Why Parents Hate Parenting
Most people assume that having children will make them happier. Yet a wide variety of academic research shows that parents are not happier than their childless peers, and in many cases are less so.
This finding is surprisingly consistent, showing up across a range of disciplines.
Perhaps the most oft-cited datum comes from a 2004 study by Daniel Kahneman, a Nobel Prize–winning behavioral economist, who surveyed 909 working Texas women and found that child care ranked sixteenth in pleasurability out of nineteen activities.
(Among the endeavors they preferred: preparing food, watching TV, exercising, talking on the phone, napping, shopping, housework.) This result also shows up regularly in relationship research, with children invariably reducing marital satisfaction.
The economist Andrew Oswald, who’s compared tens of thousands of Britons with children to those without, is at least inclined to view his data in a more positive light: “The broad message is not that children make you less happy; it’s just that children don’t make you more happy.”
That is, he tells me, unless you have more than one. “Then the studies show a more negative impact.”
As a rule, most studies show that mothers are less happy than fathers, that single parents are less happy still, that babies and toddlers are the hardest, and that each successive child produces diminishing returns. But some of the studies are grimmer than others.
Robin Simon, a sociologist at Wake Forest University, says parents are more depressed than nonparents no matter what their circumstances—whether they’re single or married, whether they have one child or four.
….Before urbanization, children were viewed as economic assets to their parents. If you had a farm, they toiled alongside you to maintain its upkeep; if you had a family business, the kids helped mind the store. But all of this dramatically changed with the moral and technological revolutions of modernity.
As we gained in prosperity, childhood came increasingly to be viewed as a protected, privileged time, and once college degrees became essential to getting ahead, children became not only a great expense but subjects to be sculpted, stimulated, instructed, groomed. (The Princeton sociologist Viviana Zelizer describes this transformation of a child’s value in five ruthless words: “Economically worthless but emotionally priceless.”)
Kids, in short, went from being our staffs to being our bosses.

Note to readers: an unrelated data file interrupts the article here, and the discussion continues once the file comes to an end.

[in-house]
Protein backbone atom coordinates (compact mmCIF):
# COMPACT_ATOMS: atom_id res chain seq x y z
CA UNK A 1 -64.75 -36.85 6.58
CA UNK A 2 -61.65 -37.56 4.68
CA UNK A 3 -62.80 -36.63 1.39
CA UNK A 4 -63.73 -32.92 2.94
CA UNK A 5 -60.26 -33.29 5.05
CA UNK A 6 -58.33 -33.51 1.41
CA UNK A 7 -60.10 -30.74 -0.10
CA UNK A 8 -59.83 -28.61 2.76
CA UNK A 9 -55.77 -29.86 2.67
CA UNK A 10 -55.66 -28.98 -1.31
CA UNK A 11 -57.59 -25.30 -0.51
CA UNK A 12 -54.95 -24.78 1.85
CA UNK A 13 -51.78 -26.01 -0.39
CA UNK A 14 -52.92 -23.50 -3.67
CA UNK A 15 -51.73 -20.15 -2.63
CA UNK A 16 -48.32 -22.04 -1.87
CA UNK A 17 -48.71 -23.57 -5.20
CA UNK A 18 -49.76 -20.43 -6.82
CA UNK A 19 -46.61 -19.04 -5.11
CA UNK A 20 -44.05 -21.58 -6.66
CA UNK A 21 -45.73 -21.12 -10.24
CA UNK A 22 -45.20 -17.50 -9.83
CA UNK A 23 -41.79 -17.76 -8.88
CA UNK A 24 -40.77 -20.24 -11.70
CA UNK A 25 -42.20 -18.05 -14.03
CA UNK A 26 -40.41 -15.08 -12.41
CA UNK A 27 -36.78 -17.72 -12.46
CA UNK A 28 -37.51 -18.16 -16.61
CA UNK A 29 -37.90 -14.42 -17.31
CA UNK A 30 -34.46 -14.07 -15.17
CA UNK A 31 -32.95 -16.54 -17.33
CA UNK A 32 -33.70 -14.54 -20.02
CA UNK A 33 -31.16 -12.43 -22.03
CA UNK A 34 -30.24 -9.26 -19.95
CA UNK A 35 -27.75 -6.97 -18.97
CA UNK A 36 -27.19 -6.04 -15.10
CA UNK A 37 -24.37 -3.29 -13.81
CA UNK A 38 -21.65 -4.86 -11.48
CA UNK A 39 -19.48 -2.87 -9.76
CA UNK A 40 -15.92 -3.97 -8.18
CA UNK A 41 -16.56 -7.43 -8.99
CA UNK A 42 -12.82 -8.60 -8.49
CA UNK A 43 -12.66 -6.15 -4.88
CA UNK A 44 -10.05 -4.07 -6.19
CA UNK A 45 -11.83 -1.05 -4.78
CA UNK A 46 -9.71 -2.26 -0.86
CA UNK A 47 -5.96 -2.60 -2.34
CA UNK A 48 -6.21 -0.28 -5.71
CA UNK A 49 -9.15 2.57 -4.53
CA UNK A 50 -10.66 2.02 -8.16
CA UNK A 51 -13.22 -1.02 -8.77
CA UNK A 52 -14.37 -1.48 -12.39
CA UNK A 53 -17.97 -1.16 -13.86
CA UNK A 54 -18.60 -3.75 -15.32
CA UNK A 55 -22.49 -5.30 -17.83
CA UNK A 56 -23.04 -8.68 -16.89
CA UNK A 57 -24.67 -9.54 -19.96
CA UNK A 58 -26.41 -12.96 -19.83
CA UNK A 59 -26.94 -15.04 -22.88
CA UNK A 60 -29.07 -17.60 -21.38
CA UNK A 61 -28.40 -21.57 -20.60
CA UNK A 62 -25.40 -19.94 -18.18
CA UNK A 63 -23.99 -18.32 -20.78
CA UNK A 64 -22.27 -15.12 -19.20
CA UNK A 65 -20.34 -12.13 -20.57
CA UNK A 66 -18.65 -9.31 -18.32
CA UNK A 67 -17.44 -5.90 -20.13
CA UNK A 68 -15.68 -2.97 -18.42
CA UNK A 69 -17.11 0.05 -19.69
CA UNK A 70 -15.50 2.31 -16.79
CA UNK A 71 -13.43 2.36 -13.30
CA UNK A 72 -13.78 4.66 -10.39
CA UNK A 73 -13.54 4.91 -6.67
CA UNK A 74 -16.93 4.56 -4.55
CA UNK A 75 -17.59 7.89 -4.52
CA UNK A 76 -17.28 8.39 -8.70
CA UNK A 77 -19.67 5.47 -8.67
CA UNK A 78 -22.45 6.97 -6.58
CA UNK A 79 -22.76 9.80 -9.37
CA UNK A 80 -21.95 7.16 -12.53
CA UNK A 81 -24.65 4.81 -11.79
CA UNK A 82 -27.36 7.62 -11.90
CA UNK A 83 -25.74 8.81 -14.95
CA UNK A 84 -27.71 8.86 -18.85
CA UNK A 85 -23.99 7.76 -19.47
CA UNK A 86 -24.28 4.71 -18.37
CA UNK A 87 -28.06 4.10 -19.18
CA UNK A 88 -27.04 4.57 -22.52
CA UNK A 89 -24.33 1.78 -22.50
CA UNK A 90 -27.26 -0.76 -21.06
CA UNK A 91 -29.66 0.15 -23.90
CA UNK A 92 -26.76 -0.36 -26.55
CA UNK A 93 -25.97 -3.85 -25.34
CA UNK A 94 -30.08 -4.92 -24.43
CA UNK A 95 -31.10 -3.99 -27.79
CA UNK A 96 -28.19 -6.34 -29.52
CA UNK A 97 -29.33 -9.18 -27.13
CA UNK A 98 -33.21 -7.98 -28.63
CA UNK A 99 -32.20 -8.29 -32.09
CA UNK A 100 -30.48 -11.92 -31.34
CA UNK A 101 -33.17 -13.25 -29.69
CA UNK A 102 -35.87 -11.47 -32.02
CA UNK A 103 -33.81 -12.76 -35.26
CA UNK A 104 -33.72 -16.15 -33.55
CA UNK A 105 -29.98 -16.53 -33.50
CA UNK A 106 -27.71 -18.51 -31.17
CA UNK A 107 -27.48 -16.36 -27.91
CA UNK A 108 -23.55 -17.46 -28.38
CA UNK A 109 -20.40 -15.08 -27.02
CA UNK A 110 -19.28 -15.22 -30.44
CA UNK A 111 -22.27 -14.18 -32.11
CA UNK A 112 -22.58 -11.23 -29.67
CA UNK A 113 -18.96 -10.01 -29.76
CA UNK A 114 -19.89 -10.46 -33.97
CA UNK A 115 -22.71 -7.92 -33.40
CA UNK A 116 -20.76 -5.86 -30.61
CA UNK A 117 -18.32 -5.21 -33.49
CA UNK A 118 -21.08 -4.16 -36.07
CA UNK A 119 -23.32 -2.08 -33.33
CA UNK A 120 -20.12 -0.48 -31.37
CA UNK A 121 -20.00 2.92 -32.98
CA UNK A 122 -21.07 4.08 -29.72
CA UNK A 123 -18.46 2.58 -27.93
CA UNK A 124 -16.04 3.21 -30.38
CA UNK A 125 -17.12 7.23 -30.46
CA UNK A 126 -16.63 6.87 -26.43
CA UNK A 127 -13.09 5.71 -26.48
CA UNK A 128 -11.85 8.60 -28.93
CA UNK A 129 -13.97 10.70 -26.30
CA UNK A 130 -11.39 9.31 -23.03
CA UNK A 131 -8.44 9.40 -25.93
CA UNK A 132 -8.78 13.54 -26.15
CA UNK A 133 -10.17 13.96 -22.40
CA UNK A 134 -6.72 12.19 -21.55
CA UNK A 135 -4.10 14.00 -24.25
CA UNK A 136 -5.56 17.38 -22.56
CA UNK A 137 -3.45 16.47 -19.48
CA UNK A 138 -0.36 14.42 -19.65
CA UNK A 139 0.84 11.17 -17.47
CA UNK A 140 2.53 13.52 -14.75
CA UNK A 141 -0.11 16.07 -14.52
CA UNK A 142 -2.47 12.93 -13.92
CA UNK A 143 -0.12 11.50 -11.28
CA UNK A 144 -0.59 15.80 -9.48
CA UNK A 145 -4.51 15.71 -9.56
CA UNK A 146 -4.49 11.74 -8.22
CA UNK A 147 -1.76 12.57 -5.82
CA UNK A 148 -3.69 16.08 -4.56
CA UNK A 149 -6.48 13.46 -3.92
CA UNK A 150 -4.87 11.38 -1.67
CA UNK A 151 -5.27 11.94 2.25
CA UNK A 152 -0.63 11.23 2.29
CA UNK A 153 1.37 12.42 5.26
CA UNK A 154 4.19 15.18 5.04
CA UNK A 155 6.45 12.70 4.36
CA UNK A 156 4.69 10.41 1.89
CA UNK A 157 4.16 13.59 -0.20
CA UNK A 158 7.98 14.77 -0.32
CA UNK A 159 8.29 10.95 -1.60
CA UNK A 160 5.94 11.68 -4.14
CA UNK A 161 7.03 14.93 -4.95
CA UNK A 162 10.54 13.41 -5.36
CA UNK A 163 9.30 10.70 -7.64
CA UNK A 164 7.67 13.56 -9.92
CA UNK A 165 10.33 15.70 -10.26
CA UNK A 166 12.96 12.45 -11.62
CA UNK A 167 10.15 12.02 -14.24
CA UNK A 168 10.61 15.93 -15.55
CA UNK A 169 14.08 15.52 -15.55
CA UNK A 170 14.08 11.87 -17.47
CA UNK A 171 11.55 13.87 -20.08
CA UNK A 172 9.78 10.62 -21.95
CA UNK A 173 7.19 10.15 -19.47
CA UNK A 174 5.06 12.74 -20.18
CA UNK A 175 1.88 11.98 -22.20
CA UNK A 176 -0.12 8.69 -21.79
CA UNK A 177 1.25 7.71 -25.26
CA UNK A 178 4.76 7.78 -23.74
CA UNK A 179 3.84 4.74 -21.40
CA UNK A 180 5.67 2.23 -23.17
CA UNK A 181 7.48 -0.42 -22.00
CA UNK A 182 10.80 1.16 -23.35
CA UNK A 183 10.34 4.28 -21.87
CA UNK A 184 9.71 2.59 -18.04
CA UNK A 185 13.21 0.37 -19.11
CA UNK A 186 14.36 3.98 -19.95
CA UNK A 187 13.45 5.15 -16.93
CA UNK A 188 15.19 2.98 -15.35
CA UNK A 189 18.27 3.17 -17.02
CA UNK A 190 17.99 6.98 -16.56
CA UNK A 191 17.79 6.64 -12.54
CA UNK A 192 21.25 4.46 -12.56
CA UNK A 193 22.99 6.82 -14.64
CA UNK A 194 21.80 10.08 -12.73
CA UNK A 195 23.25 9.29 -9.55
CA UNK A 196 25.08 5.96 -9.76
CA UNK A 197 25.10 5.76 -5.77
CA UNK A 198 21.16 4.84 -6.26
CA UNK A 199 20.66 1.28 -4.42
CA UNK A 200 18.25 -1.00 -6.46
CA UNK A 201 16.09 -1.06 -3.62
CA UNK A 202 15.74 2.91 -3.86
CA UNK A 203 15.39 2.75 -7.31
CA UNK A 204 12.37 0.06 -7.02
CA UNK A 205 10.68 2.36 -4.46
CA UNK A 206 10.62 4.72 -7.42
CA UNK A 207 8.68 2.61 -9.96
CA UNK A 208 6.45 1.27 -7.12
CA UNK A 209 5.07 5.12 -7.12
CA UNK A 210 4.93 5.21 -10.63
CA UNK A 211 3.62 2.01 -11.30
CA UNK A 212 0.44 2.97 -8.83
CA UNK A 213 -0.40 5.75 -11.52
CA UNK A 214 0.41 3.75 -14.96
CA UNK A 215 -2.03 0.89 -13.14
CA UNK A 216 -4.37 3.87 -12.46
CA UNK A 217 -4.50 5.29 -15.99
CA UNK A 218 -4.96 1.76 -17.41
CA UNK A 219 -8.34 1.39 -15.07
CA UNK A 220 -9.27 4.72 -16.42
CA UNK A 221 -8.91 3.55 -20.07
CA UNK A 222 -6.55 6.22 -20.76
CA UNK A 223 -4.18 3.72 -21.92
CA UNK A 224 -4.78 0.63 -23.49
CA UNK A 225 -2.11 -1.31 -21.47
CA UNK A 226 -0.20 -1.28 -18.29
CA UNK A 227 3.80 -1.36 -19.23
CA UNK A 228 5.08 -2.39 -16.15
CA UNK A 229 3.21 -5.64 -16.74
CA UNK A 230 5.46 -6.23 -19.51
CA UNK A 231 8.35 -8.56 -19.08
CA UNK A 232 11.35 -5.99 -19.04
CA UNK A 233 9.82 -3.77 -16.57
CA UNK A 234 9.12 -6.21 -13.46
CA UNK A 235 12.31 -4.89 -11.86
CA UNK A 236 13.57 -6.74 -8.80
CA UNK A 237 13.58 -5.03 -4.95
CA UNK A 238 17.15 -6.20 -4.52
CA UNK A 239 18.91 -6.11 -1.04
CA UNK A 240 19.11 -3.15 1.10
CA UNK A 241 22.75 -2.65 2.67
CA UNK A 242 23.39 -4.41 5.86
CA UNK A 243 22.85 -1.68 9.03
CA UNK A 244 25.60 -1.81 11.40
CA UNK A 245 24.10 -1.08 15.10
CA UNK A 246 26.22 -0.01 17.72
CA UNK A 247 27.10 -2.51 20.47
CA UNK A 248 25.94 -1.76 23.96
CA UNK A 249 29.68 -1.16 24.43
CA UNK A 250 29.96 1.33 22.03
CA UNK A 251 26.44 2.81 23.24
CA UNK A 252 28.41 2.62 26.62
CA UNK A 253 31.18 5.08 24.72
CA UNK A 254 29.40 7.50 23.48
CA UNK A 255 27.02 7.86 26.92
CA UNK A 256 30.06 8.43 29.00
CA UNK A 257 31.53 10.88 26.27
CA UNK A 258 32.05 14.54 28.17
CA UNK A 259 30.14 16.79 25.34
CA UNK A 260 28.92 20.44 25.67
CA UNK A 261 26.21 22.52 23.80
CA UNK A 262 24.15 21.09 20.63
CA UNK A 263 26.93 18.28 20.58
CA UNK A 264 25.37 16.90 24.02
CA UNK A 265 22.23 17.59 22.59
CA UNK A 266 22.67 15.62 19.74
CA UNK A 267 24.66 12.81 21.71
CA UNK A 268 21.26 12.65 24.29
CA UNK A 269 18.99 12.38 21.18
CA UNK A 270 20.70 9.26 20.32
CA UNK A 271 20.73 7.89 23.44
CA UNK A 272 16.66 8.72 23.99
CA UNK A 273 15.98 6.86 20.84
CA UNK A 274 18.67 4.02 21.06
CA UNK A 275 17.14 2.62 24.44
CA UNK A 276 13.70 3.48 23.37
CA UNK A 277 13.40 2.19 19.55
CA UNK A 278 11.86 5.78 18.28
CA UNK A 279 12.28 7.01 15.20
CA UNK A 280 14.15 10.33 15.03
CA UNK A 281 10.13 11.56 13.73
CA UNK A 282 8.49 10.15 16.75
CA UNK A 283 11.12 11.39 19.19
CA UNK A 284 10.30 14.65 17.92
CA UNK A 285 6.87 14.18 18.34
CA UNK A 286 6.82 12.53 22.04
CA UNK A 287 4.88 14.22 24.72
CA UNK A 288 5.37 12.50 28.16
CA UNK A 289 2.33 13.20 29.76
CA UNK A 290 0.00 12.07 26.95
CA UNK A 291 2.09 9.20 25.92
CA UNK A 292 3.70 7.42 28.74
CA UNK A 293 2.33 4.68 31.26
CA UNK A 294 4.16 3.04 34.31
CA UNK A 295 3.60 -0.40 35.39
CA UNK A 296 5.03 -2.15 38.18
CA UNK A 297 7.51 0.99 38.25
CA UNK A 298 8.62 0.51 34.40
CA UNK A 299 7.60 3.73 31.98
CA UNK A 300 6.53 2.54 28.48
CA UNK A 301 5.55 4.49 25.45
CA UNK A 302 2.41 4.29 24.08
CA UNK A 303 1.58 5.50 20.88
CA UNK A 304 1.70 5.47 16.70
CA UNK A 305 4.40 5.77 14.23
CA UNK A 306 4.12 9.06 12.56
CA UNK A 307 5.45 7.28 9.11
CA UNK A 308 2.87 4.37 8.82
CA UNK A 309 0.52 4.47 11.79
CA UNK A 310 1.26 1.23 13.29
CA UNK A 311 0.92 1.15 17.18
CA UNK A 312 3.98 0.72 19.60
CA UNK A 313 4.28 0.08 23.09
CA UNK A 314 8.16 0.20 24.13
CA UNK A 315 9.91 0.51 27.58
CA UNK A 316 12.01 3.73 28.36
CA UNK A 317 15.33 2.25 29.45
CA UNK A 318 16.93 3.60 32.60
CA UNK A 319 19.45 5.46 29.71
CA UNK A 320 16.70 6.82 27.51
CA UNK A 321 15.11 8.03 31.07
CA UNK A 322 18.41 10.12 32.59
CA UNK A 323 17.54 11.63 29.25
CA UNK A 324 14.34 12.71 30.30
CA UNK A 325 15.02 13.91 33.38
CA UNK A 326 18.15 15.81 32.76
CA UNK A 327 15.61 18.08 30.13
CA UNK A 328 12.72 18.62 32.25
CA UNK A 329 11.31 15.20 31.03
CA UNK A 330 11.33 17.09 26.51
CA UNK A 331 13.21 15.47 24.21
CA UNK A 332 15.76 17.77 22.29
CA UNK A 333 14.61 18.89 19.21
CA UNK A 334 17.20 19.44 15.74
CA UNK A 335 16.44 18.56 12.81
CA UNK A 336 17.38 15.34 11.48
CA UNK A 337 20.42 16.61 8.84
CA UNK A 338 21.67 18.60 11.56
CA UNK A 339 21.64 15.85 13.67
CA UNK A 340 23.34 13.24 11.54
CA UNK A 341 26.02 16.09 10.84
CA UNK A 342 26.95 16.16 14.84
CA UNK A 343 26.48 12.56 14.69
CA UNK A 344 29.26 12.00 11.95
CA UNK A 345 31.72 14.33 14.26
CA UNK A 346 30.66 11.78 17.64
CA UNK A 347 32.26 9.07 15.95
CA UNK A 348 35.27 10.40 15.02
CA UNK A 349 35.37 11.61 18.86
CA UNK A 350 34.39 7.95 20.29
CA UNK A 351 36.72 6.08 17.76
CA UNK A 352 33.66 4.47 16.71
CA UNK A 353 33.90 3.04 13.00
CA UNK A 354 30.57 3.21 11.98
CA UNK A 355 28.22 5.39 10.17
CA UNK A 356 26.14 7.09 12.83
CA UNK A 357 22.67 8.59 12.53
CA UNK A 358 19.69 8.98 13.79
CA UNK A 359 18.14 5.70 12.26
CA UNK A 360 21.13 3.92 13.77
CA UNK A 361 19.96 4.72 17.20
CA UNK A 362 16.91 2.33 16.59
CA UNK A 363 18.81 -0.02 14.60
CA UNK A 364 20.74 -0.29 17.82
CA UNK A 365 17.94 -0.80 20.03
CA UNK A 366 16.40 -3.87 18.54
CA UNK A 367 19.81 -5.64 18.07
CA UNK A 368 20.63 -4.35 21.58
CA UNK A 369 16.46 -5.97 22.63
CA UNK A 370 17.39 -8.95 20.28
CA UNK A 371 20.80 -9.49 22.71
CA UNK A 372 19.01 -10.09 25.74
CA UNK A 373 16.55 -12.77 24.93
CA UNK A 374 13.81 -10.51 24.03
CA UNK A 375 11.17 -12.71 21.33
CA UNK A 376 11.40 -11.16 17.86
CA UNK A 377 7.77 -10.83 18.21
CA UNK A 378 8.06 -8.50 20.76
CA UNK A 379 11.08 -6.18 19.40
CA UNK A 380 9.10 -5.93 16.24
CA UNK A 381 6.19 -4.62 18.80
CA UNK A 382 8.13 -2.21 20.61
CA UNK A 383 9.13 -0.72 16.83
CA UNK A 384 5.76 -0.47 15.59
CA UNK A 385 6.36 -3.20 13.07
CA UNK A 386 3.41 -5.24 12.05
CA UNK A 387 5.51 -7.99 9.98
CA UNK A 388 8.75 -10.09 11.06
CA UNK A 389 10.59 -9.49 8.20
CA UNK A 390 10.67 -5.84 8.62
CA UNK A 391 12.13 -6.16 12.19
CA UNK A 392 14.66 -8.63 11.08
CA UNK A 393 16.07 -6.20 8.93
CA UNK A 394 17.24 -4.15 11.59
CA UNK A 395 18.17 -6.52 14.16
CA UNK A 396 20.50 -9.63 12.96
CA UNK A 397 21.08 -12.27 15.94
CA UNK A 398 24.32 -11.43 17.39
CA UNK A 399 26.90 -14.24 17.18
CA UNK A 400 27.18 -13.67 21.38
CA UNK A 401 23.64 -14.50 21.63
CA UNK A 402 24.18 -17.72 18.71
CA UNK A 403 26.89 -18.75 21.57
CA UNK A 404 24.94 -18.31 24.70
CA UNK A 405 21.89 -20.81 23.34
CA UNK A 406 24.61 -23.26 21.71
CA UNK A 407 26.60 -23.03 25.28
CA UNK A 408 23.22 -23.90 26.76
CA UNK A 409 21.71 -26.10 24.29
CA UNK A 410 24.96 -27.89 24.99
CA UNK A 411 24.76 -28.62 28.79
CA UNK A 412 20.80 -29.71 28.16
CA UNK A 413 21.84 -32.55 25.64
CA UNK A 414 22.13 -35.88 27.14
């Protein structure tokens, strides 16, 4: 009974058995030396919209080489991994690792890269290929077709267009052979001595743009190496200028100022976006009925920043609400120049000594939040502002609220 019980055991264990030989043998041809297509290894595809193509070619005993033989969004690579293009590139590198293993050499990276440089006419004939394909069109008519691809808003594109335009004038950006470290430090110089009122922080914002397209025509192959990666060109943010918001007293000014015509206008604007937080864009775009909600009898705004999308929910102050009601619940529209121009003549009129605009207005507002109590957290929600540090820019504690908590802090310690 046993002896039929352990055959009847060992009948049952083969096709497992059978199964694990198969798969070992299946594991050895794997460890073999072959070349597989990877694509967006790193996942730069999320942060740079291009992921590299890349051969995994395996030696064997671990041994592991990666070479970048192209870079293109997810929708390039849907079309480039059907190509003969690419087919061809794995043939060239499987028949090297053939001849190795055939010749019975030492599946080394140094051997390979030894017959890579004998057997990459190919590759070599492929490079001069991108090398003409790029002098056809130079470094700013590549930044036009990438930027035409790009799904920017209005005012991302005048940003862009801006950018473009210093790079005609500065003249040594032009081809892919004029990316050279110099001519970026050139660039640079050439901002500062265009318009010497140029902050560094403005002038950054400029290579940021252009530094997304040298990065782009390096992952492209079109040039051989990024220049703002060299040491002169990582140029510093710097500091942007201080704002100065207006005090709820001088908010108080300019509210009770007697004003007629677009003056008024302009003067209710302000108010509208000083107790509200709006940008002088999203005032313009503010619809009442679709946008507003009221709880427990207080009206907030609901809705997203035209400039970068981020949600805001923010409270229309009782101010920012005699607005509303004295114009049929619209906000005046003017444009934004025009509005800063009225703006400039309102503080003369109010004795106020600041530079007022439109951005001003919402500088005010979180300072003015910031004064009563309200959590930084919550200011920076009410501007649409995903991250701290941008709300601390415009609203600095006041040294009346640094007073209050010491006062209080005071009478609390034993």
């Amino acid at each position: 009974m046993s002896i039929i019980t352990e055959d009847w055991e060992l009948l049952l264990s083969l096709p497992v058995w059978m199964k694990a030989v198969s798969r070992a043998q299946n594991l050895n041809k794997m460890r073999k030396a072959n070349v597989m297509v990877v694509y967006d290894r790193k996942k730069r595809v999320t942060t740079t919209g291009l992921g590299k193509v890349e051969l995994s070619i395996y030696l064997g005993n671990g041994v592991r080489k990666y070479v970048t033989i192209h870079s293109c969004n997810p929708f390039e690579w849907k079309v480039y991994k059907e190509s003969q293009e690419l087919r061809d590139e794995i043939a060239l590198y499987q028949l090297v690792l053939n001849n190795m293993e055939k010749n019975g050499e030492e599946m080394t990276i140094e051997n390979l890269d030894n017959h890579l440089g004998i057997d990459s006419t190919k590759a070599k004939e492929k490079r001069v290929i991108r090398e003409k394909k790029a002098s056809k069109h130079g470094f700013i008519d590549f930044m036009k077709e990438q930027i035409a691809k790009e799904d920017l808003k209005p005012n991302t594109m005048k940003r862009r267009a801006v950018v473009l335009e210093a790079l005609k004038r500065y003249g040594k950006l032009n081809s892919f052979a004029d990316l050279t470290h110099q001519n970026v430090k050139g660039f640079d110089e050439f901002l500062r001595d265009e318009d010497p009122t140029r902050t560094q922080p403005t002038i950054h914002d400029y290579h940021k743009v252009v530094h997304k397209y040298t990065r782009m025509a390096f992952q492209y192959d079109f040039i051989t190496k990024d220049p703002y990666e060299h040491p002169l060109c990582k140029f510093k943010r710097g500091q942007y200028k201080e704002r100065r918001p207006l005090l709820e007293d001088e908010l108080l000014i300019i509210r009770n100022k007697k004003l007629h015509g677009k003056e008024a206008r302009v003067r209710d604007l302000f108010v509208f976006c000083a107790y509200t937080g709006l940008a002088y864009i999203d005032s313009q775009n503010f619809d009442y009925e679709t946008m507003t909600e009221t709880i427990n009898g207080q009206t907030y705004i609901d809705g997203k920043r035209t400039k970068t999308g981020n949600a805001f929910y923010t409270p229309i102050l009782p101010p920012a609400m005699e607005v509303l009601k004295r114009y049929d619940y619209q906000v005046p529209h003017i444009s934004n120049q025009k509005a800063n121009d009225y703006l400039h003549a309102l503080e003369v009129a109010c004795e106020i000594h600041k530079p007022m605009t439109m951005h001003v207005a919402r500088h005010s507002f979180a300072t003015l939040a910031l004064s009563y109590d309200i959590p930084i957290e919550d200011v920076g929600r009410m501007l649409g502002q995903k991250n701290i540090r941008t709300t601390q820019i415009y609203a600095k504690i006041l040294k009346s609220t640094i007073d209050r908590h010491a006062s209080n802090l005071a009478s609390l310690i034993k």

….A few generations ago, people weren’t stopping to contemplate whether having a child would make them happy. Having children was simply what you did. And we are lucky, today, to have choices about these matters. But the abundance of choices—whether to have kids, when, how many—may be one of the reasons parents are less happy.
That was at least partly the conclusion of psychologists W. Keith Campbell and Jean Twenge, who, in 2003, did a meta-analysis of 97 children-and-marital-satisfaction studies stretching back to the seventies.
Not only did they find that couples’ overall marital satisfaction went down if they had kids; they found that every successive generation was more put out by having them than the last—our current one most of all.
Even more surprisingly, they found that parents’ dissatisfaction only grew the more money they had, even though they had the purchasing power to buy more child care. “And my hypothesis about why this is, in both cases, is the same,” says Twenge.
“They become parents later in life. There’s a loss of freedom, a loss of autonomy. It’s totally different from going from your parents’ house to immediately having a baby. Now you know what you’re giving up.” (Or, as a fellow psychologist told Gilbert when he finally got around to having a child: “They’re a huge source of joy, but they turn every other source of joy to sh*t.”)
It wouldn’t be a particularly bold inference to say that the longer we put off having kids, the greater our expectations. “There’s all this buildup—as soon as I get this done, I’m going to have a baby, and it’s going to be a great reward!” says Ada Calhoun, the author of Instinctive Parenting and founding editor-in-chief of Babble, the online parenting site. “And then you’re like, ‘Wait, this is my reward? This nineteen-year grind?’ ”
….But one of the most sobering declines documented in Changing Rhythms of American Family Life is the amount of time married parents spend alone together each week: Nine hours today versus twelve in 1975.
Bradbury, who was involved in the UCLA study of those 32 families, says the husbands and wives spent less than 10 percent of their home time alone together. “And do you think they were saying, ‘Gee honey, you look lovely. I just wanted to pick up on that fascinating conversation we were having earlier about the Obama administration’? ” he asks. “Nope. They were exhausted and staring at the television.”